Written by Catherine Clack

In The News

Victim blaming rears its ugly head again

When the Thai Prime Minister addressed the recent murder of two young Brits in his country, he appeared to blame Hannah Witheridge, one of the victims. Really, asks Catherine Clack, this again?

Victim blaming rears its ugly head again

Thailand’s Sairee beach. Picture by Catherine Clack.

Having recently spent a few months backpacking around Asia, I naturally took the usual safety precautions before leaving. I gave an approximate itinerary to friends, bought decent travel insurance, had a medical check-up and got vaccinated. Unfortunately, I forgot to do one key thing to ensure my safety: leave all my bikinis at home and only pack full-length trousers and long-sleeved tops.

At least, that’s according to Thailand’s Prime Minister, Prayuth Chan-ocha, who, when addressing the issue of attacks on tourists in Thailand after the murders of two young Brits, said: “Can they be safe in bikinis…unless they are not beautiful?”

As you can imagine, I felt quite the fool, given I’d been swanning up and down every Thai beach in the smallest of beachwear, not realising I was making myself susceptible to murder at any moment. But, of the countless men I shared transport and accommodation with, travelled with and even walked past in the street, none of them tried to murder me. The only explanation then, surely, is that I am not beautiful. Let the bikini wearing continue…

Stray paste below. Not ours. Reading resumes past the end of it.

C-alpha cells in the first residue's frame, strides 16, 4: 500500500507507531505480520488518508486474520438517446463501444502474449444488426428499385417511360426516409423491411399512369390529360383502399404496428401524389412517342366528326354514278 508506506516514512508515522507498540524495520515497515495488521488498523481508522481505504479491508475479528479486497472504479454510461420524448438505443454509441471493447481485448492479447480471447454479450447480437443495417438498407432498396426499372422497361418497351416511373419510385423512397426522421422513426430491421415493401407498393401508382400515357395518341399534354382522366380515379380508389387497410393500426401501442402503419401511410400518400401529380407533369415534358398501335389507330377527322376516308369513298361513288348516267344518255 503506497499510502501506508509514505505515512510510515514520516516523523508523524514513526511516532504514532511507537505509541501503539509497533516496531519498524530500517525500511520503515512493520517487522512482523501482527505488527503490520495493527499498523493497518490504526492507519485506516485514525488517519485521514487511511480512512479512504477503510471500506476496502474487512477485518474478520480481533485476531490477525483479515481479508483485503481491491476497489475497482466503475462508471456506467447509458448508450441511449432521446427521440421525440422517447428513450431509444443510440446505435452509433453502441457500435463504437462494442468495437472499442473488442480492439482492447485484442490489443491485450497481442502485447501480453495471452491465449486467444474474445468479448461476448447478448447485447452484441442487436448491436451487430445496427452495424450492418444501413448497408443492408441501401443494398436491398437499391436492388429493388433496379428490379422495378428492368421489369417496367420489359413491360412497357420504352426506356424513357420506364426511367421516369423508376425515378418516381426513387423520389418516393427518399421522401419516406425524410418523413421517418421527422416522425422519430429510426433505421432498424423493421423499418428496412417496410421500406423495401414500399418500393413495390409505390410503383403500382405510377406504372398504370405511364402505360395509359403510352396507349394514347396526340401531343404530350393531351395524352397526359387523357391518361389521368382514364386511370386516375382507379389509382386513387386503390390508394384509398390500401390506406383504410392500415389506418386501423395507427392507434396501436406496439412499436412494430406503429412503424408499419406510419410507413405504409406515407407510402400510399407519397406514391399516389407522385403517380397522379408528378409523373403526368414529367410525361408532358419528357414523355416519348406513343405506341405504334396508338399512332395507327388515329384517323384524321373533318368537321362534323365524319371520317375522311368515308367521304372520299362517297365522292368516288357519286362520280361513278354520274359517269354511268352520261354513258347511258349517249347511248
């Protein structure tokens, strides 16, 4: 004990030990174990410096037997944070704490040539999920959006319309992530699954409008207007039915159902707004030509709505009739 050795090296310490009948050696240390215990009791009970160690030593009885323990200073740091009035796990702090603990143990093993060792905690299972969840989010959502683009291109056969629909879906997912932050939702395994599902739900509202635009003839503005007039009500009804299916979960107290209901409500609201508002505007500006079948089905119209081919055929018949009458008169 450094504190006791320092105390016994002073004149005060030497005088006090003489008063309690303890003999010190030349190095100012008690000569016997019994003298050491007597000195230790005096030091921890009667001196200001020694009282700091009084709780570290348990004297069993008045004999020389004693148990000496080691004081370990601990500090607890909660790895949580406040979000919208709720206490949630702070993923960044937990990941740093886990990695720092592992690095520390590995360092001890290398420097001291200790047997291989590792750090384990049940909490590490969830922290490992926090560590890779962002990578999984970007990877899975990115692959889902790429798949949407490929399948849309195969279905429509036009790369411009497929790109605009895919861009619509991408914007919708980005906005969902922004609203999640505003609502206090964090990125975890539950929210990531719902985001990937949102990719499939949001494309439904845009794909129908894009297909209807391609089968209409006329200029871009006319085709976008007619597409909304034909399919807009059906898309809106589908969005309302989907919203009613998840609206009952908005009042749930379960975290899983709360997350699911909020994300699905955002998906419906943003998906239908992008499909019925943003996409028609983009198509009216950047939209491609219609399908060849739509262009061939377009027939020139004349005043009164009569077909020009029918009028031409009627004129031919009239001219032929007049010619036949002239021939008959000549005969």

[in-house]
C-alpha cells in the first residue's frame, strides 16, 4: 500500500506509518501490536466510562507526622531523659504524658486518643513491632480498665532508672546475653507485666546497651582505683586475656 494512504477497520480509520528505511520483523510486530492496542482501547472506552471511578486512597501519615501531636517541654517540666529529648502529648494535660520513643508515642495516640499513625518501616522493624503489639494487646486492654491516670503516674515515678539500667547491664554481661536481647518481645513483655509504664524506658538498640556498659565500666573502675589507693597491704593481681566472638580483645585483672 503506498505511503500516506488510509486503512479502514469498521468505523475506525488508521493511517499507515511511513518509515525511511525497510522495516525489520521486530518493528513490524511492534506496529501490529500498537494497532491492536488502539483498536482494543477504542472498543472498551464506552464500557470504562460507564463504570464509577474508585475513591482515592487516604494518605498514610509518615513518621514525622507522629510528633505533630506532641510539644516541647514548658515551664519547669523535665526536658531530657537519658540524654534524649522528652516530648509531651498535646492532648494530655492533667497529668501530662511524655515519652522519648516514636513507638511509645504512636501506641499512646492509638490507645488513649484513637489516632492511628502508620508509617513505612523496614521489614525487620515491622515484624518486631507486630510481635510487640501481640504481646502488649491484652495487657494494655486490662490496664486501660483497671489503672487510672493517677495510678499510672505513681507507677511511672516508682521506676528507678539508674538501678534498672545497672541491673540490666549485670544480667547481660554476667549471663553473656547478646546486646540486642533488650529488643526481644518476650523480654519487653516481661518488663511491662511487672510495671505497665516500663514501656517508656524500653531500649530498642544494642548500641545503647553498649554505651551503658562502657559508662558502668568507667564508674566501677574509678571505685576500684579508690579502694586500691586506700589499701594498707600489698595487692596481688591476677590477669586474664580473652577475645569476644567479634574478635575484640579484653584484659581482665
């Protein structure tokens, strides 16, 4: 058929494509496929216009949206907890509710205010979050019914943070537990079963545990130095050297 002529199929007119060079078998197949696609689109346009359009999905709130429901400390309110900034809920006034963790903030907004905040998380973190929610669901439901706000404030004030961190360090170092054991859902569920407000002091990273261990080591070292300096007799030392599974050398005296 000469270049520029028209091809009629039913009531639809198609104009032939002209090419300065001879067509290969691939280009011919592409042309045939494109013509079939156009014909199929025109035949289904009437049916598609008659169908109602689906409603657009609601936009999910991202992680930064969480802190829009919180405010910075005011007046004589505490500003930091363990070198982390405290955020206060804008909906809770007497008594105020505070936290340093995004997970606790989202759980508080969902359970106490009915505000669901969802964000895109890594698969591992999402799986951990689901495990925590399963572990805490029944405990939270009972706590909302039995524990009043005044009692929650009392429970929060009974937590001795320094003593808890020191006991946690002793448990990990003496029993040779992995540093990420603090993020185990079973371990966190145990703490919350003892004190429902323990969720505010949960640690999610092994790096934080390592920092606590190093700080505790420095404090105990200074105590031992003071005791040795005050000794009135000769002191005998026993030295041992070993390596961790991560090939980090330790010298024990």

Thailand’s economy relies heavily on its annual flow of tourists – affected significantly by the recent coup – so how best to protect that? Apparently, by blaming those foolish enough to get themselves murdered.

Victim blaming has long been associated with violence against women. One of the first cases I studied as a doe-eyed student was from the early ‘90s, where a unanimously convicted rapist was placed on probation and ordered to pay his victim a nominal £500 so she could have a nice holiday to get over all the nasty rape business.

Unfortunately, this type of institutional victim blaming is not a thing of the past: the NHS’s Know Your Limits campaign ran from 2005-2007 with the tagline ‘One in three rapes happens when the victim has been drinking’, placing responsibility on potential victims to avoid rapists as opposed to making it the responsibility of the rapist not to rape.

This advice is about as helpful and progressive as advising backpackers in Thailand “One in Two Murders Happens When You’ve got a Bikini On (and…err…the other one just happens anyway…)”

There has been a long and systematic creation of a societal norm of ‘boys will be boys’ who can’t control their actions, while girls must be considerate of that. So, girls, when standing in front of your wardrobe pondering what to wear before a night out with your male friends, always ensure you pick a nice sensible outfit that, should you have the odd cocktail too many, ensures you won’t be sending out ‘OK to rape’ signals.